And that's just the tip of the iceberg in how knives help us in the boonies. One of the top priorities for wilderness survival is getting found. This is second only to the obvious, which is staying alive, and we don’t mean the old 1970’s disco song by the Bee Gees. We mean actually staying alive. But your ability to stay alive depends a lot on getting found, or on finding others. Particularly during daylight hours and in high sunlight, the flat side of a pocket knife’s metal blade will reflect sunlight. If you see someone but they can’t see or hear you, try angling the pocket knife to the sun, but still within that person’s sight range. The glint of sunlight off of your pocket knife should alert them to your presence.

 

Momma Always Said Tie Your Shoelaces…

But this time we’re going to break that rule a bit, and instead of using our shoelaces to keep our shoes tied, we’re going to use our shoelaces to stay alive. Remember that section from earlier about using the shirt off your back as a makeshift bandage? Shoelaces can help secure that bandage and do about a dozen other things too. Two shoelaces tied together should give you a good two feet or more of makeshift mini-rope. You can use the shoelaces to tie off your shirt bandage, keeping it in place and keeping you safe. And if you have a really bad wound and require a tourniquet, shoelaces can be used for that purpose too.

Shoelaces can do a world of good when you’re out in the middle of nowhere, as lost as a basic white chick when the Pumpkin Spice Latte gets discontinued for the year. You can use your shoelaces to tie down a garment or branches to hold a shelter together. Shoelaces can also be used as a fishing line, a bowstring, or a trap.

 

Signal for Help with… Snacks?

We’ve all heard that food is a valuable commodity when you’re stranded in the wilderness, but it’s still not as important as getting found. If you happened to be going for a stroll with a bag of chips or munchies and you lost your way, don’t throw aside that chip bag, and don't eat all of the chips. When night falls, you can use a few oil and fat-covered chips to start a fire easily, and the next day, you can turn the bag inside out to expose the shiny, mylar interior. The reflective mylar surface can be used to reflect the sunlight and signal for help.

 

Welcome to the Sock-Free Nation

Ever hear of “Earthing”? Where scientists have proven that walking barefoot is good for your mental health? We’re not encouraging you to run barefoot through the woods looking for help, but we do have a good reason for you to take your socks off.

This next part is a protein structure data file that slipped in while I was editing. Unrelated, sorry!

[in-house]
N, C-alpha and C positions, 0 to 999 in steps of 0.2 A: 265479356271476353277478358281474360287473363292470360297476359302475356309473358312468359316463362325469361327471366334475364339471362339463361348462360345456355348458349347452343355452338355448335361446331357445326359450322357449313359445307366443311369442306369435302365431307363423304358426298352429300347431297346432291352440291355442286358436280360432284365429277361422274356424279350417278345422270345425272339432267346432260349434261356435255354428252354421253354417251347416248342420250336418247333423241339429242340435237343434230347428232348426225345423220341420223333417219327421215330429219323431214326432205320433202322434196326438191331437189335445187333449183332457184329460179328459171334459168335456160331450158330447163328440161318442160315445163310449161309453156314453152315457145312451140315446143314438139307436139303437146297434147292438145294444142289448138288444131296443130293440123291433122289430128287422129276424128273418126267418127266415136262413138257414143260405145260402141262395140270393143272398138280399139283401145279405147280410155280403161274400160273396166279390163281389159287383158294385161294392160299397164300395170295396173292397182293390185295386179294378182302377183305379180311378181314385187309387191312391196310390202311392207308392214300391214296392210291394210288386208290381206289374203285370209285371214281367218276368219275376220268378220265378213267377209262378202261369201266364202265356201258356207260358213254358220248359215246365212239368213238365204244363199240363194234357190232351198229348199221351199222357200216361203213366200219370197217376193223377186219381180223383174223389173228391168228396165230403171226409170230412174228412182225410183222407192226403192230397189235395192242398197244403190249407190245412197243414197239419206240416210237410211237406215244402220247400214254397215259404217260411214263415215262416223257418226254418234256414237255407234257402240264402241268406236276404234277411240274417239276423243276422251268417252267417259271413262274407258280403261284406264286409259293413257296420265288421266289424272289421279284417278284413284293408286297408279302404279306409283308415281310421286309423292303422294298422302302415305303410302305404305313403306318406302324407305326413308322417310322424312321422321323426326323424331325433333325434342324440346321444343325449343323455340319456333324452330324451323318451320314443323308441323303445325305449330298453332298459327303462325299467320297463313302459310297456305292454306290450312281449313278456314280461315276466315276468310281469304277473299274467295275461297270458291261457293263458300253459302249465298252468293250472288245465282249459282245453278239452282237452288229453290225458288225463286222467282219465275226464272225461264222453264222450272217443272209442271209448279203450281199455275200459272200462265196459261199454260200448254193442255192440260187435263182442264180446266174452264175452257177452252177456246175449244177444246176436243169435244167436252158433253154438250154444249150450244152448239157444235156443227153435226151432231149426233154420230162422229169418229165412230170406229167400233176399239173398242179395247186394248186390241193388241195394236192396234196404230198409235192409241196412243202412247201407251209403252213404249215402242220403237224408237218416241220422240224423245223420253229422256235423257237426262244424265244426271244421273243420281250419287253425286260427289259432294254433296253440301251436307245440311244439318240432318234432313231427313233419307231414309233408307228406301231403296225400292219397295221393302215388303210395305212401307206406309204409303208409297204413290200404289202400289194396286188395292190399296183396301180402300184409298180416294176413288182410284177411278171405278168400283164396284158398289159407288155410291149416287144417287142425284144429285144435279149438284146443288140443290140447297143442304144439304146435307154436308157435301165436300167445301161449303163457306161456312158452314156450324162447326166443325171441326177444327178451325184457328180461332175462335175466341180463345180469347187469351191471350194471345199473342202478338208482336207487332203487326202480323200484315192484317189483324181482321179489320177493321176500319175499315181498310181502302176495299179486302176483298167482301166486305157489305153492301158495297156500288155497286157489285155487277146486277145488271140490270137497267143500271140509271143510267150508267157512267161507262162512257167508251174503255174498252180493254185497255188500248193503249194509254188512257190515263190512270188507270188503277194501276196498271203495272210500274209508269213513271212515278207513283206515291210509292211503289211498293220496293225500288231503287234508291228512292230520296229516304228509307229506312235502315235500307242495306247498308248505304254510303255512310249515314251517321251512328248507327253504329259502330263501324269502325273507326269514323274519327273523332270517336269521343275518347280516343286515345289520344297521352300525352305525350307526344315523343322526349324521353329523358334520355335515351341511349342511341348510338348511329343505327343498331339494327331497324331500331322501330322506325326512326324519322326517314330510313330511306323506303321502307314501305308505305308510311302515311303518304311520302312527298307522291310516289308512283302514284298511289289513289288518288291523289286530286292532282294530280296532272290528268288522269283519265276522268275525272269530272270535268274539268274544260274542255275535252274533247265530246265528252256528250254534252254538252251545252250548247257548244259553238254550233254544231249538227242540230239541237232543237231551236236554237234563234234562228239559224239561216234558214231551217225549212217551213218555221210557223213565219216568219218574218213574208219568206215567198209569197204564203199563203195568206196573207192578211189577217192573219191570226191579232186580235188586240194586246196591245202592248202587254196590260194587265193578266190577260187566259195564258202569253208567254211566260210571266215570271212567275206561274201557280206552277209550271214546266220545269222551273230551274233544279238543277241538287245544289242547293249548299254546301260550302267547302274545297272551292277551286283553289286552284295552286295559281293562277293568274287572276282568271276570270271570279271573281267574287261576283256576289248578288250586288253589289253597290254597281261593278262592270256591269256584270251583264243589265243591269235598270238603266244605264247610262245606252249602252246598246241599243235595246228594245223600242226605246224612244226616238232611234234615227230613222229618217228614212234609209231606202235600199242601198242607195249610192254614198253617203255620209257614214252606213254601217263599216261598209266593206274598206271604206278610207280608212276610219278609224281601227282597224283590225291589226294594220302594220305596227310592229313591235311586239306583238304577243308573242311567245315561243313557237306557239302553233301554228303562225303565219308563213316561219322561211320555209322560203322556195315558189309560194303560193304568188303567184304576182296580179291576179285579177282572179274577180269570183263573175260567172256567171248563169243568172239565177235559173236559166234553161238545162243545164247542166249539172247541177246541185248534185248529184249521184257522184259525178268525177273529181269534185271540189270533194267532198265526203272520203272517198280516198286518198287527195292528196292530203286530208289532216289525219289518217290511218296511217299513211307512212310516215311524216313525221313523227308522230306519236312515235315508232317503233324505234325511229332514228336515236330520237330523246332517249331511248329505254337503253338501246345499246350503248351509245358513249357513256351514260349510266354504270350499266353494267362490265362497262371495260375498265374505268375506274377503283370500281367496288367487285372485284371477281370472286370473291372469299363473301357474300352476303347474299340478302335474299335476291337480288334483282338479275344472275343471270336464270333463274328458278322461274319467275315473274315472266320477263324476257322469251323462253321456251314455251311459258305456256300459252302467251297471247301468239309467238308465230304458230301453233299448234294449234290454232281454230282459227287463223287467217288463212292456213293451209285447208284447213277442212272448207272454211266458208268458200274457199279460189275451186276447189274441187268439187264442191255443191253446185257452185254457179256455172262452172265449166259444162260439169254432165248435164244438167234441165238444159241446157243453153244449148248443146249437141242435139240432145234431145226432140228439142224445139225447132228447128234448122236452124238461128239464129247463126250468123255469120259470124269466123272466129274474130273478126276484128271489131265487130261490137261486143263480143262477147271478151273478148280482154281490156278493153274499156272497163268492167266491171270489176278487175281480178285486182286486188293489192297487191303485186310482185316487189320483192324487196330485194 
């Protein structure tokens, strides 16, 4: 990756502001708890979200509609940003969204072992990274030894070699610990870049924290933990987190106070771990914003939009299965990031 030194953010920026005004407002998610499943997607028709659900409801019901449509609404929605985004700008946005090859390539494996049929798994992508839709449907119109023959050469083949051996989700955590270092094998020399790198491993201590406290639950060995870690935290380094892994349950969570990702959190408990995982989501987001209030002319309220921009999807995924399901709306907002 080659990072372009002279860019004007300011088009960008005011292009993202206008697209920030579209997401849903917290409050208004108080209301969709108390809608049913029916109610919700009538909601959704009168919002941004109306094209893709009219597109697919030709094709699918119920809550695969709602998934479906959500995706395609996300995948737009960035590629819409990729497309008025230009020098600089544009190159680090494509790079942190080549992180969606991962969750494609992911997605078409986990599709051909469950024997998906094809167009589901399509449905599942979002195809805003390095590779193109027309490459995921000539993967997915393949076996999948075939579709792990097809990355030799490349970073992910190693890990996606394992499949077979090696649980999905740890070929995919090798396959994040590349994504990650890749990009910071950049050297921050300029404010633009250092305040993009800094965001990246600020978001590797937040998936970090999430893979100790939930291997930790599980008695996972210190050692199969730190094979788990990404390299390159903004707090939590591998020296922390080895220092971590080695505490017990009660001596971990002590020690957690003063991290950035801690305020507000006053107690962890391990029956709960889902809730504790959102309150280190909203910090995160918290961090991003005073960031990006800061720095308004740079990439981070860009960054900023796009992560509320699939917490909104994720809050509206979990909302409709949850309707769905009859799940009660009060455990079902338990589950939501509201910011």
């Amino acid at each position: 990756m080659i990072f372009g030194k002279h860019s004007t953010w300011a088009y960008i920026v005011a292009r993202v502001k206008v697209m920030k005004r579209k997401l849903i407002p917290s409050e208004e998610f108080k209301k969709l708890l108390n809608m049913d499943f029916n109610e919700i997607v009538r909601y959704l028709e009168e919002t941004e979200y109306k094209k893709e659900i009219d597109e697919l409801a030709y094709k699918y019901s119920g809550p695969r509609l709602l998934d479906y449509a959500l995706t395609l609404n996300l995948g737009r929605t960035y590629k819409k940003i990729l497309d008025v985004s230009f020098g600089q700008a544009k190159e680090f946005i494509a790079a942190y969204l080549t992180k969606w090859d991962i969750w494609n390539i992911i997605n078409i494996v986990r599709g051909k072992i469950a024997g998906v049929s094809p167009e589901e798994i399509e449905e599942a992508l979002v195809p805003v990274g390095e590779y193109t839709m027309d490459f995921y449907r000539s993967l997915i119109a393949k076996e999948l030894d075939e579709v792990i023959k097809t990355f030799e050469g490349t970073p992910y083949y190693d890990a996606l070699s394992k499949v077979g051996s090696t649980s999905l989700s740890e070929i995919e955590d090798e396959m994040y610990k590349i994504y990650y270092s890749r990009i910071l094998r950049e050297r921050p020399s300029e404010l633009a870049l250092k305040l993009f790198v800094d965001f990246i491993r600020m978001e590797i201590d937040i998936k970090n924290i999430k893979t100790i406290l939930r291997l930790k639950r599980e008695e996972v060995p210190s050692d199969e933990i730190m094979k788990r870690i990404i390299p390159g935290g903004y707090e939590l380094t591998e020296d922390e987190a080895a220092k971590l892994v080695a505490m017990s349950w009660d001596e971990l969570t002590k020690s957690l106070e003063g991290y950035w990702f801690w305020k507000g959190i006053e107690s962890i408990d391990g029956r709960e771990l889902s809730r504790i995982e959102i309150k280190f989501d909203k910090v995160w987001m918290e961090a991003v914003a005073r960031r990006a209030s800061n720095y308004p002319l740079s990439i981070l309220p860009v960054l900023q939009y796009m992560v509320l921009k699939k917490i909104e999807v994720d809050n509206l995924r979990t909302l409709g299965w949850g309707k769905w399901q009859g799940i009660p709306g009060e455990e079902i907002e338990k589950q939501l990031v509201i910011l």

In a pinch, socks can be used as a great water filter. They won’t keep extremely small particles or contaminants out of the water, and you should always boil water that you find if you can, but if you find a pond, lake, stream, puddle, or another body of water, filter the water into a container through the sock to prevent larger contaminants from getting into the container. Dehydration is one of the top causes of death when stranded in the outdoors, so use a fire to boil water if possible, or a sock to filter it if a fire is not available to you.

 

Car Keys, Condoms, Jewelry, Pop Cans, Shoelaces… Need We Say More?

Ready for some rapid-fire amazingness? Here we go…

  • Car keys can be used as a miniature saw to cut small branches and twigs off of trees, or they can be used as prying instruments to open things.
  • Got condoms? We hope so. Condoms have incredible tensile strength, for obvious reasons (wink wink). You can store water and other soft items in the condom itself, as a miniature, expandable storage device. A condom can expand to several times its initial form, and some experts have even indicated that a condom can hold up to one liter of water or even more, (though we don't recommend a shot at the Guinness Book of World Records in condom storage capacity when you're trying to stay alive).
  • If you have a bit of jewelry, a pop can, and some string or a shoelace, you can make a fishing line and have some fine, seafood dining. Take the tab off of the pop can, cut the loop of the tab to fashion a hook, and tie the jewelry and hook to the shoelace to create a makeshift fishing lure. Say hello to a trout dinner, say goodbye to a depressingly empty stomach.

 

Good Luck Kids

Remember kids, when you’re lost in the woods and you don’t know what is what or which is which, your two priorities must be:

  1. Stay alive.
  2. Get found.
They might sound like lyrics to a new and cool, top forty rap song, but those are the legit, top, two priorities for surviving in the wilderness. We hope you never get lost, but now that you’re a complete badass who knows how to use their personal items to survive, we’re confident you’ll make the wilderness your bitch and come back to civilization better for it!